Three authors show their vision of relationships between the photographer, or human beings overall, and reality through their images. They either question social and political issues, traces and impact of society on the environment, or reveal very personal and intimate matters like a deep emotional connection between a parent and a newborn child.
All three stories are examples of visual language and its limitless power to convey meanings, perceptions and feelings. This is photography.
Published — Monday, 20 Sept
Paco Poyato’s body of work brings us back a few decades to the times when the Berlin Wall divided Berlin and, subsequently, Germany into two parts — East and West.
The Invisible Wall, however, does not present us with historical and archival photographs. It comprises contemporary images taken around the German capital with the aim to trace the remnants of the Wall — not so much the physical remains but its symbolic power.
Today the physical Wall does not exist, but there is an invisible one that continues to divide the country, and it can be measured in wages, infrastructure, education, unemployment; political and economic differences that tips the balance in favor of the West.
The Invisible Wall is a poignantly political work that poses many questions. It displays modern-day Berlin - people, places, structures - and the effects, both physical and psychological, that the Berlin Wall once had and continues to have on people.
Published — Wednesday, 22 Sep
A person’s own life ultimately comes to a screeching halt when their child is born. Once a tiny human begins to occupy a large chunk of your heart and day, you, as a photographer, would turn your lens to them. This is exactly what Shervine Nafissi did after he made a drastic shift from the legal world of law to the slightly less rational one of photography.
Nafissi’s images are subtly muted in color, almost dream-like, and painterly in their aesthetics. There is a sense of intimacy but at the same time careful privacy as the child’s face is not directly revealed, instead, the photographer has opted for a more incognito approach, which is a breath of fresh and calming air.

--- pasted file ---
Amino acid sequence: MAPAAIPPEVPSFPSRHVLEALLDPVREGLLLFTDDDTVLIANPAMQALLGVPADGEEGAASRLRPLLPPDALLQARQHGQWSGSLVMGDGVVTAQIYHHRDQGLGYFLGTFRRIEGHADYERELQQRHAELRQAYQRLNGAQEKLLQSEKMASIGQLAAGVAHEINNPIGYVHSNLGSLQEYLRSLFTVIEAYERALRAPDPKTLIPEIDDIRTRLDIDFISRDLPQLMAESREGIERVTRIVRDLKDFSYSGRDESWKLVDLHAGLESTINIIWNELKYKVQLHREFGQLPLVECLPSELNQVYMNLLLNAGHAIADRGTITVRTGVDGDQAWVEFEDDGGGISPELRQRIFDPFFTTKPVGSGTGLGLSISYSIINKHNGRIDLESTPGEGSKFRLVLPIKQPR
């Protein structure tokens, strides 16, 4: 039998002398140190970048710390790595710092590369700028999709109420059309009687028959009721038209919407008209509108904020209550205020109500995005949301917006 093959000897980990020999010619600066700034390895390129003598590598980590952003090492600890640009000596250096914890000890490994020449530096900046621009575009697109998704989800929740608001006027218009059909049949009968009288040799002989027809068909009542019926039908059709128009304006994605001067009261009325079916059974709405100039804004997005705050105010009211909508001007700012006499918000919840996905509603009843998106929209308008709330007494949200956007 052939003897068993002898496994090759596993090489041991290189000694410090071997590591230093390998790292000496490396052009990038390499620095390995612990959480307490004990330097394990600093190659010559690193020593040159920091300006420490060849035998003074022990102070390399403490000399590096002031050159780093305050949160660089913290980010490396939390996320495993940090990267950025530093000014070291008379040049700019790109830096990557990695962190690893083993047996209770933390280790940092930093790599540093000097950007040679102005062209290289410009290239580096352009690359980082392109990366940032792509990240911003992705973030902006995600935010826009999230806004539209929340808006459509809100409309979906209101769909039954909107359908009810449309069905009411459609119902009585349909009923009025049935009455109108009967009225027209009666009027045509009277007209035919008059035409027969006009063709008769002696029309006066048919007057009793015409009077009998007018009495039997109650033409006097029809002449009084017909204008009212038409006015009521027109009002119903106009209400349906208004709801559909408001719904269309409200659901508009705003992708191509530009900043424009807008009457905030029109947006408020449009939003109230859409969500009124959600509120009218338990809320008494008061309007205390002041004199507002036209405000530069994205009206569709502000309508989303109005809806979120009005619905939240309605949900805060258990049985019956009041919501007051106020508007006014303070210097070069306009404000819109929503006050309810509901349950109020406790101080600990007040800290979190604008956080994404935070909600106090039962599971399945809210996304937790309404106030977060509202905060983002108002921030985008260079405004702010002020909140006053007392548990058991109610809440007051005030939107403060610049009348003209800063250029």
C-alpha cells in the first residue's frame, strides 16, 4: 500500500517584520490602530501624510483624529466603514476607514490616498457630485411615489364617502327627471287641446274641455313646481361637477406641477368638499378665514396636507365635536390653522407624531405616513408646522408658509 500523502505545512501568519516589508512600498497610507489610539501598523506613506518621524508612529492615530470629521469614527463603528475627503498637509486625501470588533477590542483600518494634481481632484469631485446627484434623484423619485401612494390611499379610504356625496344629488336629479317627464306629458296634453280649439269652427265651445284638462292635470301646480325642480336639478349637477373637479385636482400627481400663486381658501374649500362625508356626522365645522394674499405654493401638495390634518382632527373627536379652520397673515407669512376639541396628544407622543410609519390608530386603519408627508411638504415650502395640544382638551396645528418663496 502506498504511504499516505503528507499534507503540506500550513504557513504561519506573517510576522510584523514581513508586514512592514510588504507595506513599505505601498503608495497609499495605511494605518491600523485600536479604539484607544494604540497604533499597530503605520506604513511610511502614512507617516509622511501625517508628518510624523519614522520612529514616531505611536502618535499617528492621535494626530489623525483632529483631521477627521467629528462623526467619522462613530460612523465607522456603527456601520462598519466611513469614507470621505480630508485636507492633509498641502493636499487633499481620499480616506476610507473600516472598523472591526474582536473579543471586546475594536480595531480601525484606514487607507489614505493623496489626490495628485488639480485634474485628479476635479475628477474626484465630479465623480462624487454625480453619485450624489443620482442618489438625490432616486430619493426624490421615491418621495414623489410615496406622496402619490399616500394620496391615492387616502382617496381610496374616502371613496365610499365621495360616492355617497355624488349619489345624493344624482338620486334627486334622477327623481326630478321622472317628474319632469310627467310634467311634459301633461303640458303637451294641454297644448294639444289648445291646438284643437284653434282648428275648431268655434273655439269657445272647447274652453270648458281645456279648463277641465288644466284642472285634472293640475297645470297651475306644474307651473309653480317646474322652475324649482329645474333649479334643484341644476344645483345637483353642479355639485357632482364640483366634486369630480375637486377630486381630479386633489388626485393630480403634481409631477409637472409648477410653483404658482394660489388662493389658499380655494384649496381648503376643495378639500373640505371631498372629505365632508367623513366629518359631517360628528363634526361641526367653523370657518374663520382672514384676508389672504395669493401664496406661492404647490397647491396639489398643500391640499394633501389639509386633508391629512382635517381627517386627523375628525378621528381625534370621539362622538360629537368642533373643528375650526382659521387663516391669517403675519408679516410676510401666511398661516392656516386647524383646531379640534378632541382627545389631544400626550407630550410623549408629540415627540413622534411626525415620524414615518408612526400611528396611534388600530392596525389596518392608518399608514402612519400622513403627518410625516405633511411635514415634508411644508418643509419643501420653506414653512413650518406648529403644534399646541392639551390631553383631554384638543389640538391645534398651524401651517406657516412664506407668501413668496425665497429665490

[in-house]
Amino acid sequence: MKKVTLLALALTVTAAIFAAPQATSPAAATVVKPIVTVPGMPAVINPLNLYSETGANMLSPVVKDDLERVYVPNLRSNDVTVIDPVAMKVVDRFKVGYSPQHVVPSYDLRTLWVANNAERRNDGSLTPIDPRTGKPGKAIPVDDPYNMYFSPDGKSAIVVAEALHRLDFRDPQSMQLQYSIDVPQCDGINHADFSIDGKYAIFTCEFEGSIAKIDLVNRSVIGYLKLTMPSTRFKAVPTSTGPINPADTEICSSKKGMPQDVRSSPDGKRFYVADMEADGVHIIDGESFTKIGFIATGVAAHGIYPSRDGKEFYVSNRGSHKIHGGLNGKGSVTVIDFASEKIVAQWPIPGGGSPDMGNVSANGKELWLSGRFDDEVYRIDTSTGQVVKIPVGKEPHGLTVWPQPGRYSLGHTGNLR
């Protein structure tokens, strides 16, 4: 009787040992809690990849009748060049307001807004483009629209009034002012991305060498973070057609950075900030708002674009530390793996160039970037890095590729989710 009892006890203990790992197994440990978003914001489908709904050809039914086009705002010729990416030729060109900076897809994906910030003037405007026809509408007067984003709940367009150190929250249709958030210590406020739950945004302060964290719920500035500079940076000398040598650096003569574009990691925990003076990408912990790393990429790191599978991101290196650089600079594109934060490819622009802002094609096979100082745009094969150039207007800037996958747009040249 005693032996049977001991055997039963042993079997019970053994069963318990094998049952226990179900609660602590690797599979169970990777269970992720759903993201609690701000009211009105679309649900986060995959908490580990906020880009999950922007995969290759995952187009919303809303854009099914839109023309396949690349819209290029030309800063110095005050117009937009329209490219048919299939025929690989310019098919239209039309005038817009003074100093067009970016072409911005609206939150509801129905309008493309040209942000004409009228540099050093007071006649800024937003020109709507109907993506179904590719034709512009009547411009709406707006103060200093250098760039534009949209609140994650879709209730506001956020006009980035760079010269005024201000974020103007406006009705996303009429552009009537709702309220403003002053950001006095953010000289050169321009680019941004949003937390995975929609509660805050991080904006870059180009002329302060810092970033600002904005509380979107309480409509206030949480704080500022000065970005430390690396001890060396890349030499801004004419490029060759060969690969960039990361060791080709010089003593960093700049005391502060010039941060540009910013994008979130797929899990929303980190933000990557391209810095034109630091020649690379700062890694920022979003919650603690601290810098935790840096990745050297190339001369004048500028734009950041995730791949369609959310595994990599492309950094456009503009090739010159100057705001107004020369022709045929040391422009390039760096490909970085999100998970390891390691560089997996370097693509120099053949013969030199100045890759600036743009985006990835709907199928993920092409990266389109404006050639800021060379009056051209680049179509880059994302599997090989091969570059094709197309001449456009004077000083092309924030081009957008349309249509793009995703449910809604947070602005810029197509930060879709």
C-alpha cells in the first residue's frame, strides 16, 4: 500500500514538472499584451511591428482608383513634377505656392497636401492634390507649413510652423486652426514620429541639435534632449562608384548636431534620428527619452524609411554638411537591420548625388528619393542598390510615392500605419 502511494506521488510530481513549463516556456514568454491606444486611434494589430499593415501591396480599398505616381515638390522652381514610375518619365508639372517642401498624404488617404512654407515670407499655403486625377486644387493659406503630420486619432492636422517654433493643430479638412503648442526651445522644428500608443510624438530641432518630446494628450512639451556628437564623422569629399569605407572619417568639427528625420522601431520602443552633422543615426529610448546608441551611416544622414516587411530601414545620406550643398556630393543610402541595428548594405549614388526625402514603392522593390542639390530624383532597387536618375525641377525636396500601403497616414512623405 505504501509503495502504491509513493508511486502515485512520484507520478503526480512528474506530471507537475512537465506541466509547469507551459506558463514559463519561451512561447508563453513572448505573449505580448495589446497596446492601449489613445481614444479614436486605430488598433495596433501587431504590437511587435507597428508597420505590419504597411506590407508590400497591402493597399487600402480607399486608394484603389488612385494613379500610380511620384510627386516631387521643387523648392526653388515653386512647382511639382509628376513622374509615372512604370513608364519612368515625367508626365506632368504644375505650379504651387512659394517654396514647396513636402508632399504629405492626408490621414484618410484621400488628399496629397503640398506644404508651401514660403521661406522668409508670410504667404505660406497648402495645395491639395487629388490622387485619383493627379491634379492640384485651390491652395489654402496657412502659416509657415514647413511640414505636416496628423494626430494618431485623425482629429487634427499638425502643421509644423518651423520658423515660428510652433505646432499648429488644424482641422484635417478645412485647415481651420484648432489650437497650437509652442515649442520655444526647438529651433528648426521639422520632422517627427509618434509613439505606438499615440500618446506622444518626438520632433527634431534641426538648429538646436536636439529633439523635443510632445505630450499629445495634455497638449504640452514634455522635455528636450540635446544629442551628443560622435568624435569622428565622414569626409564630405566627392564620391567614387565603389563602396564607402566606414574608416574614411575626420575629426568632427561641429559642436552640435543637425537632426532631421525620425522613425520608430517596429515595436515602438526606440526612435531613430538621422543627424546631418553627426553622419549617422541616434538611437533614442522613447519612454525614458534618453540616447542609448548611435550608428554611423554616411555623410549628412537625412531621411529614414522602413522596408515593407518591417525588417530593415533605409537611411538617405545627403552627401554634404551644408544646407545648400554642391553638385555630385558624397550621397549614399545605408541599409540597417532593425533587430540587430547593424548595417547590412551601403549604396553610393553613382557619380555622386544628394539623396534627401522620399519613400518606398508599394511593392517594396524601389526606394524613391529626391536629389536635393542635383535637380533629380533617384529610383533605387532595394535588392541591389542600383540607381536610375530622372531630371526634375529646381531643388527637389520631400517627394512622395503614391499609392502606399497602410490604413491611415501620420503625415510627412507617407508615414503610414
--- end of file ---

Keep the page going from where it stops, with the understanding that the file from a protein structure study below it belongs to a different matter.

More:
For the artist, this project is about documenting the birth of his first child. Is it a report on his experience as a father or a report on the evolution of his daughter? No one knows. Shervine Nafissi simply wanted to intertwine two loves, the unconditional one for Noora and the passionate one for photography.
This series is in constant evolution. It shows the link between the Father and the Daughter. It is a puzzle portrait, where we no longer know who is the main actor: the photographer or his tiny muse?
Published — Friday, 24 Sep
Karin van de Wiel’s Presence in the Absence takes desolated buildings and structures as its starting point. Devoid of human presence, albeit designed and constructed by humans, these are places that were once the product of a utopian vision.
The pictures are full of nostalgia and a sense of belonging or lack thereof is perhaps more accurately put. In the words of the photographer, the places are signifiers of “failure, loss, disorder and chaos”. The images depict a combination of steel, glass, concrete and grass; a thought-provoking juxtaposition between natural and man-made structures living in symbiosis. These are the remnants of what once were good intentions but now end up cluttering our environment and being almost useless.
In my work you can find an overarching narrative connecting displaced spaces with non-binary attributes and allegorical queerness. That connection opens the door to a more universal awareness of what remained largely stigmatized and tabooed position until only fairly recent.